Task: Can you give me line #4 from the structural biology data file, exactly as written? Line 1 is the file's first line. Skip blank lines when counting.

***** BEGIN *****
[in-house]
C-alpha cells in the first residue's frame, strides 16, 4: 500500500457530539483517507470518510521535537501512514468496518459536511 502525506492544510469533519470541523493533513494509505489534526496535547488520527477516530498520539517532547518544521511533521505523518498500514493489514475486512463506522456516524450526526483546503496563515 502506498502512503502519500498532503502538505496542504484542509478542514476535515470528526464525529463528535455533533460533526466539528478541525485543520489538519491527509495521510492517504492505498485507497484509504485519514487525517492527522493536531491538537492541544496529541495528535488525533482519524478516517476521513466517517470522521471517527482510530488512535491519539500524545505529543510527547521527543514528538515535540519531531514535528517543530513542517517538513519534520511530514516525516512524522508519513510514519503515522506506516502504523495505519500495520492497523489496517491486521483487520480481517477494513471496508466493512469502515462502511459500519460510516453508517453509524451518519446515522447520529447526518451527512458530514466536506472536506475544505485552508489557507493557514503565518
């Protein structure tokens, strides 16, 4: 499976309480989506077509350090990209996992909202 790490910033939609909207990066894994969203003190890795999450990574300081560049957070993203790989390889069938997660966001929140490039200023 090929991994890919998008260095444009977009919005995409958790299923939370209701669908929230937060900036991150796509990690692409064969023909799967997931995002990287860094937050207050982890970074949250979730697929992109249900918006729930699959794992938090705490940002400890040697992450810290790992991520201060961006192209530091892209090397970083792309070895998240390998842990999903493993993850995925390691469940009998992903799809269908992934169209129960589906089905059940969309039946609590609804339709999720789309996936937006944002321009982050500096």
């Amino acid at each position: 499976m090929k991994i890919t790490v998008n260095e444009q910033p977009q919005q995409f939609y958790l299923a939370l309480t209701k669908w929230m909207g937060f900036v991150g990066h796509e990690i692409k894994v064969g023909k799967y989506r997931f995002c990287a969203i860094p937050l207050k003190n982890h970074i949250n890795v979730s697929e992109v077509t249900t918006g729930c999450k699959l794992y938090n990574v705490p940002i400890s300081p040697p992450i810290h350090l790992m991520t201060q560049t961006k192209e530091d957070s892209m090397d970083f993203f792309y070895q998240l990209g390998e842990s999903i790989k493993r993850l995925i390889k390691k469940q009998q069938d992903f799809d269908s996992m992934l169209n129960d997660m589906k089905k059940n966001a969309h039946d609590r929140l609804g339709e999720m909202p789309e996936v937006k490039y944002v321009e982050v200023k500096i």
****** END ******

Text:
């Amino acid at each position: 499976m090929k991994i890919t790490v998008n260095e444009q910033p977009q919005q995409f939609y958790l299923a939370l309480t209701k669908w929230m909207g937060f900036v991150g990066h796509e990690i692409k894994v064969g023909k799967y989506r997931f995002c990287a969203i860094p937050l207050k003190n982890h970074i949250n890795v979730s697929e992109v077509t249900t918006g729930c999450k699959l794992y938090n990574v705490p940002i400890s300081p040697p992450i810290h350090l790992m991520t201060q560049t961006k192209e530091d957070s892209m090397d970083f993203f792309y070895q998240l990209g390998e842990s999903i790989k493993r993850l995925i390889k390691k469940q009998q069938d992903f799809d269908s996992m992934l169209n129960d997660m589906k089905k059940n966001a969309h039946d609590r929140l609804g339709e999720m909202p789309e996936v937006k490039y944002v321009e982050v200023k500096i």